The head covering is an ancient practice. Women of faith throughout the world wear a head covering. I feel that the feminist movement stole something precious from women when they convinced some that the head covering was a bad thing. Think about what we cover: valuable objects, our loved ones like the baby swaddled in blankets, things that are meant to be secret or mysterious, things that are protected.

This is how I feel when I wear the mantilla. Protected. Loved. Valuable. God loves us with an everlasting love. To run to the embrace of a loving Father is a joy-filled event. As I wear the mantilla, I feel embraced by His love as I lay aside the world. Amen and amen.


Mary said...

That was a great post. I attend a protestant church, but have been thinking along these lines. I think we women have had a lot stolen from us.

jean said...

I so, so, so agree with this post, though I can't say I'm very good at submitting! But everything in me longs to cover my head at Mass. When I first came back to the Church I did, but felt incredibly conspicuous (it was bad enough that I was actually kneeling at the consecration) so I stopped the covering. Recently, a brave priest started a Latin Mass in a tiny church outside our city, and joy of joys I was able to cover my head when I went there. But alas, the Latin Mass is only every alternate week but I love it when I can go. Though I don't know how long it will continue as the Bishop has already preached against 'people who cling to the 1962 Mass'!

Mary said...

I grew up going to Catholic school with the nuns, as you did. Once considered going back, but didn't.

Anyway, about the head coverings, I remember when we HAD to wear them (I am old enough, 57, to remember going to Latin mass and having the missals with Latin on one side and English on the other so we could follow along). Nobody ever explained to us why we wore head coverings, (to have asked would have been seen as rebellion), and then all of a sudden, when I was in Jr. High, the Vatican II swept through and we didn't have to wear hats any more (many was the time I went to mass with a smoothed-out dried used Kleenex perched on my head because I'd forgotten my hat at home!), and then we never knew why we DIDN'T have to wear them any more. People didn't explain much back then. You just did what you were told, unquestioningly. After Vatican II, many older folks stopped going to church, because they lost faith or couldn't stand the changes. I did think it was brave of the Catholic church to come out and admit some mistakes during Vatican II (like that some of the saints never really existed), even though it would net them much criticism.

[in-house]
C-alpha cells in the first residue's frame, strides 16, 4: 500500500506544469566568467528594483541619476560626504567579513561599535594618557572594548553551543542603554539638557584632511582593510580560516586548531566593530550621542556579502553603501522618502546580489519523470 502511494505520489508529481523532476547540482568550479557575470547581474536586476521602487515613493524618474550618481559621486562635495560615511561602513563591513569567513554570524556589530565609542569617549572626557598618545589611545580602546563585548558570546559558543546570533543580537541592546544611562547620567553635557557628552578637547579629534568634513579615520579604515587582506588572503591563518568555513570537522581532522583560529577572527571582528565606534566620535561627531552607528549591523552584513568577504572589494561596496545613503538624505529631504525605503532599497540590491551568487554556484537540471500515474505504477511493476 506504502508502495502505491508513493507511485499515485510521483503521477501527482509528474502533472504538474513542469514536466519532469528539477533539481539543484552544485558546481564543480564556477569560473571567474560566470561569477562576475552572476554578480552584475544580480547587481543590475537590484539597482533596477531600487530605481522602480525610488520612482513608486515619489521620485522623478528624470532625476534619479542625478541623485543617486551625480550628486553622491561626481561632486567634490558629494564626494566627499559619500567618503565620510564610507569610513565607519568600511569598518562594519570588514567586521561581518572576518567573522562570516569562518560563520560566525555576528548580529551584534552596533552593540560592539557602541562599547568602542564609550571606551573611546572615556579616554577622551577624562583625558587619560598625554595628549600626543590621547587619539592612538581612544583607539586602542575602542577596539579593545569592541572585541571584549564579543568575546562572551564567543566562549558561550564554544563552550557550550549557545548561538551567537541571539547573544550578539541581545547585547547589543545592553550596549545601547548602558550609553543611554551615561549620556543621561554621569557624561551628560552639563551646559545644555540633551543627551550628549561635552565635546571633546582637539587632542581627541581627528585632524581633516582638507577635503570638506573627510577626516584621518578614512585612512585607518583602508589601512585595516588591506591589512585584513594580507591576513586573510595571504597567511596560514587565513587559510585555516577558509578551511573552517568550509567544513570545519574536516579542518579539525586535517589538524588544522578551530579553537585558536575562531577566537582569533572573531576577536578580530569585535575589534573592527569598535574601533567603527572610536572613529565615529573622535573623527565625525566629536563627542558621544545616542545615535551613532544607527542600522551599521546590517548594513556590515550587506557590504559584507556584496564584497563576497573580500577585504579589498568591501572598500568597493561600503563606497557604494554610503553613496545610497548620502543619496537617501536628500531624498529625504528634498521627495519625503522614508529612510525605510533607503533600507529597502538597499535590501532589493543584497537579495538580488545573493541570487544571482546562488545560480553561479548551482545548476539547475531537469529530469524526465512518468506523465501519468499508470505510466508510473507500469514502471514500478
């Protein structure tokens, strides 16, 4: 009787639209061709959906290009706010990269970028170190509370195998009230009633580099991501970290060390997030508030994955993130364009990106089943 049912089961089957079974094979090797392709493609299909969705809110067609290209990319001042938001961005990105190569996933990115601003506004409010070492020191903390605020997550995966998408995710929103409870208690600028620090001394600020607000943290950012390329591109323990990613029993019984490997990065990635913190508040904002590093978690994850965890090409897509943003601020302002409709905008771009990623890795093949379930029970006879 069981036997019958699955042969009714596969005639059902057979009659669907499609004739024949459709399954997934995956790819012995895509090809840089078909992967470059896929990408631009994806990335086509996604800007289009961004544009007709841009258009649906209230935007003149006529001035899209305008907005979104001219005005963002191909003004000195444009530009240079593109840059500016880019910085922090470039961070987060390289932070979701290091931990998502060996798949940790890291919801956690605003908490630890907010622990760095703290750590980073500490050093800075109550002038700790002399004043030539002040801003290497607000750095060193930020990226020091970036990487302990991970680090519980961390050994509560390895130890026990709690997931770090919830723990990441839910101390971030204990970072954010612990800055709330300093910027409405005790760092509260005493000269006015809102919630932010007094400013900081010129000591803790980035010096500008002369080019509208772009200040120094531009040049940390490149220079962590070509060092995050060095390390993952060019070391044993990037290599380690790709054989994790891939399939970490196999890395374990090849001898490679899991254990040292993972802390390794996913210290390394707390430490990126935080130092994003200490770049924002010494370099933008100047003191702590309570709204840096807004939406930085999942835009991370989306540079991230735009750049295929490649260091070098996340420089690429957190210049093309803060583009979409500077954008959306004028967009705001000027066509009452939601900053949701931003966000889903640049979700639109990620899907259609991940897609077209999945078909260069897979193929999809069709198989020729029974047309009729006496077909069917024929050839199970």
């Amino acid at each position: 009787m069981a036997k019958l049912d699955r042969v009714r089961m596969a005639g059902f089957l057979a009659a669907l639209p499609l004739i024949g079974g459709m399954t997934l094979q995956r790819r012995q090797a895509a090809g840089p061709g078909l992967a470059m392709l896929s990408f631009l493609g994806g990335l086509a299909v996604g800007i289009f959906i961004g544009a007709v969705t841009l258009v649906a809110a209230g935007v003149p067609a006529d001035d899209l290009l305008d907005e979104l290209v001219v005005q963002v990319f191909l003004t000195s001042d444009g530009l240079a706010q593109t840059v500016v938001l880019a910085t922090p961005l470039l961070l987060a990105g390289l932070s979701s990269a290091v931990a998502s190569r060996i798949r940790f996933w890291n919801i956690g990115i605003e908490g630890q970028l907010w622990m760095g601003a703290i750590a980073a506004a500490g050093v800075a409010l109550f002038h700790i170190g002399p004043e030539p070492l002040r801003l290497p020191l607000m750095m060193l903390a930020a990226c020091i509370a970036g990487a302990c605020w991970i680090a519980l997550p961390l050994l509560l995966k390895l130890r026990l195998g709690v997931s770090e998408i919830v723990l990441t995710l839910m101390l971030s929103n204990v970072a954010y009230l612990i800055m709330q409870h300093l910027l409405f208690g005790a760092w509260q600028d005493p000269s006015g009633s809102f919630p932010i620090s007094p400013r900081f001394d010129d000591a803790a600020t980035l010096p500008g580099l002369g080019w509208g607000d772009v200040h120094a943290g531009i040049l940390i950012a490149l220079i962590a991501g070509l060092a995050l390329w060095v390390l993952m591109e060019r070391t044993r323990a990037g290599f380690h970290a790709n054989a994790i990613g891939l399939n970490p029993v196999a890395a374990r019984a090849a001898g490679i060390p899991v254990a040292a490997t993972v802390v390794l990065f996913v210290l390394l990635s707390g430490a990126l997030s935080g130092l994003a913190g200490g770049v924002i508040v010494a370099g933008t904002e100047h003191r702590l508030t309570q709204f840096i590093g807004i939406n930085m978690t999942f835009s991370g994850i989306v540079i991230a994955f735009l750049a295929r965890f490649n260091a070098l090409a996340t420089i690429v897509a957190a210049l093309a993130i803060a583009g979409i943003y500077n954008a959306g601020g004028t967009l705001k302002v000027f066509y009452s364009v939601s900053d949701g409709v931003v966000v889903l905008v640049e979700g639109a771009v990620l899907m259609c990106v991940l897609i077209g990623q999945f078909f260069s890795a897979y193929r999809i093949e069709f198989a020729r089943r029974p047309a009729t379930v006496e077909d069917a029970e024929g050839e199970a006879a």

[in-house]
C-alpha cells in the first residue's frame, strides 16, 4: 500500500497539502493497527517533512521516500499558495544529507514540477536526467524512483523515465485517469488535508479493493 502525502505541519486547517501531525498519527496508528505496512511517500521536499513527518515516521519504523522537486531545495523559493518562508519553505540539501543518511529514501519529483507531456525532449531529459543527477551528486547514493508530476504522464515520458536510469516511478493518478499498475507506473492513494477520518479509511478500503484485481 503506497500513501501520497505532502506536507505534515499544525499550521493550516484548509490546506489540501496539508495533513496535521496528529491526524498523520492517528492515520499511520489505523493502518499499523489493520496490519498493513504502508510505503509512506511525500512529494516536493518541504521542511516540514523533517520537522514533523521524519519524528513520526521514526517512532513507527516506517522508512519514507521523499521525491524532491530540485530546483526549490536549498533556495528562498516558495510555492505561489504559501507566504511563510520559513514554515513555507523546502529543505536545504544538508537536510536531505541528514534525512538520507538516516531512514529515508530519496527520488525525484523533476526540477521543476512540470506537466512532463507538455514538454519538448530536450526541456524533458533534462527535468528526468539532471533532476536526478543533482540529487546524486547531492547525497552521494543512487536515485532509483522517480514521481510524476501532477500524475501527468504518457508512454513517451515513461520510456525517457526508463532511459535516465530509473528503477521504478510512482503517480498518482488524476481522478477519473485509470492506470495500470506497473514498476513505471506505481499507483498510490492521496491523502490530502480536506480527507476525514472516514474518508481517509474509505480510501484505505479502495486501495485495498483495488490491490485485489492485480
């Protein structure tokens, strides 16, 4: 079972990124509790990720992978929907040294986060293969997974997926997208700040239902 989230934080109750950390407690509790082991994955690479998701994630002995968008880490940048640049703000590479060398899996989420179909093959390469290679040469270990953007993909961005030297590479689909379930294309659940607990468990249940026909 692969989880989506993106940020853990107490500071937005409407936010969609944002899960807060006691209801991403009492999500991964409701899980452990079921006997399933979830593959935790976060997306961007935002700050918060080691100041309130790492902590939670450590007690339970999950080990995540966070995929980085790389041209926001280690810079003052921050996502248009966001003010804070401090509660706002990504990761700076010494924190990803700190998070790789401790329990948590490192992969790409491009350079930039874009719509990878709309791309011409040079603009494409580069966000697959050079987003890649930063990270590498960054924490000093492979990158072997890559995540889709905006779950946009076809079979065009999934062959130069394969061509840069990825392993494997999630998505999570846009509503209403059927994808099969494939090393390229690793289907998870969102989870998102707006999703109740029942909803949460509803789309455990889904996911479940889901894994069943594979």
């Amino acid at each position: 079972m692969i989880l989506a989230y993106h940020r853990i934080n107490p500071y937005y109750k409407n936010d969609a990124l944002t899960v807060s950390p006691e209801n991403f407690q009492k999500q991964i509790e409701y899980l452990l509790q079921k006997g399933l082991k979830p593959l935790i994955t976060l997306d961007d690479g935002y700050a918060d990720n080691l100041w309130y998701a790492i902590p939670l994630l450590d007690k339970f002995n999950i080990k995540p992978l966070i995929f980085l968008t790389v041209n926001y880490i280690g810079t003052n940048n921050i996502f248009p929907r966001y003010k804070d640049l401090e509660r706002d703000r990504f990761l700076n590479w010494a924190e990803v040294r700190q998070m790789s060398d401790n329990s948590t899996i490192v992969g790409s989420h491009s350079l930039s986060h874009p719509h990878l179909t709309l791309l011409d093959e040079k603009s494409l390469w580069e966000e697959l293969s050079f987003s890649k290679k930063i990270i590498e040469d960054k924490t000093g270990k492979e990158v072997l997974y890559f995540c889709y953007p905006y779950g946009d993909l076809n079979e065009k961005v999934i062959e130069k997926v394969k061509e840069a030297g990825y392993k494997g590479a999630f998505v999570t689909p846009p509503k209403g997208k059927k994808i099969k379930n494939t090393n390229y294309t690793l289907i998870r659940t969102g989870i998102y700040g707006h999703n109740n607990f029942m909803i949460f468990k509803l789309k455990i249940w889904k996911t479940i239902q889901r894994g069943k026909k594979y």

Still, I like the idea of the old ways coming back.

KMK said...

Mantillia's on the mind ...

Good post. Here's more info if anyone needs one . . .

joannaB73 said...

I think the head covering is both us covering ourselves in the presence of a Holy God and a symbol of God's covering over us. I would like to wear a scarf or some sort of head covering for Church. I think if we dress up more then we can because a head covering does not always go with a pair of jeans and it is nice to dress up for God. But I don't want to look pretentious either!

Mimi said...

I am Orthodox, and sometimes wear my (Catholic, and now deceased) Grandmothers' mantilla, like you, I find that it helps me to focus, and I love the sense of connectness with her when I wear it.

Other times, I wear other headcoverings, but I smile when I wear that one.